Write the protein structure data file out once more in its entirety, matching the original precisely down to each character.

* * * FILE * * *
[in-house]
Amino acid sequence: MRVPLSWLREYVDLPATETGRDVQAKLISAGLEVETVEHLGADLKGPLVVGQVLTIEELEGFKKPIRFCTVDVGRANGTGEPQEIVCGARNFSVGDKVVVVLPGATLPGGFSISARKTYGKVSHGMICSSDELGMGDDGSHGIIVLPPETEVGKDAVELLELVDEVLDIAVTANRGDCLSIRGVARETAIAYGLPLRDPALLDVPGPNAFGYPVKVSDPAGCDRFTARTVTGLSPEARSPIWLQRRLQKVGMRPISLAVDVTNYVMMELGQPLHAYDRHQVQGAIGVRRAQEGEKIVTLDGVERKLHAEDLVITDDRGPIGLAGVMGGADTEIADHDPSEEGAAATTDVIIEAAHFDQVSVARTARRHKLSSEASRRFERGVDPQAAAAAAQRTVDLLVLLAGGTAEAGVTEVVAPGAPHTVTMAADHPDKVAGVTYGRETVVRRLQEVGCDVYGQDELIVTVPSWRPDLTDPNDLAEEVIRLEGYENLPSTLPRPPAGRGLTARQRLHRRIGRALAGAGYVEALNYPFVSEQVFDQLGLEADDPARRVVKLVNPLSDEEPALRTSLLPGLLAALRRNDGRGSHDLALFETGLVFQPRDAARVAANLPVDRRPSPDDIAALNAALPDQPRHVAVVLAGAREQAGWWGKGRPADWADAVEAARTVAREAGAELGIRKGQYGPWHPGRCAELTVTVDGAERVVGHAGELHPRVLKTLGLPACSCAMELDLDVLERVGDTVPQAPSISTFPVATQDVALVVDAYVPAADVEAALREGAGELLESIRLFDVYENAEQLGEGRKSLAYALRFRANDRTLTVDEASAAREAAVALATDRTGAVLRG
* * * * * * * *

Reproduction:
[in-house]
Amino acid sequence: MRVPLSWLREYVDLPATETGRDVQAKLISAGLEVETVEHLGADLKGPLVVGQVLTIEELEGFKKPIRFCTVDVGRANGTGEPQEIVCGARNFSVGDKVVVVLPGATLPGGFSISARKTYGKVSHGMICSSDELGMGDDGSHGIIVLPPETEVGKDAVELLELVDEVLDIAVTANRGDCLSIRGVARETAIAYGLPLRDPALLDVPGPNAFGYPVKVSDPAGCDRFTARTVTGLSPEARSPIWLQRRLQKVGMRPISLAVDVTNYVMMELGQPLHAYDRHQVQGAIGVRRAQEGEKIVTLDGVERKLHAEDLVITDDRGPIGLAGVMGGADTEIADHDPSEEGAAATTDVIIEAAHFDQVSVARTARRHKLSSEASRRFERGVDPQAAAAAAQRTVDLLVLLAGGTAEAGVTEVVAPGAPHTVTMAADHPDKVAGVTYGRETVVRRLQEVGCDVYGQDELIVTVPSWRPDLTDPNDLAEEVIRLEGYENLPSTLPRPPAGRGLTARQRLHRRIGRALAGAGYVEALNYPFVSEQVFDQLGLEADDPARRVVKLVNPLSDEEPALRTSLLPGLLAALRRNDGRGSHDLALFETGLVFQPRDAARVAANLPVDRRPSPDDIAALNAALPDQPRHVAVVLAGAREQAGWWGKGRPADWADAVEAARTVAREAGAELGIRKGQYGPWHPGRCAELTVTVDGAERVVGHAGELHPRVLKTLGLPACSCAMELDLDVLERVGDTVPQAPSISTFPVATQDVALVVDAYVPAADVEAALREGAGELLESIRLFDVYENAEQLGEGRKSLAYALRFRANDRTLTVDEASAAREAAVALATDRTGAVLRG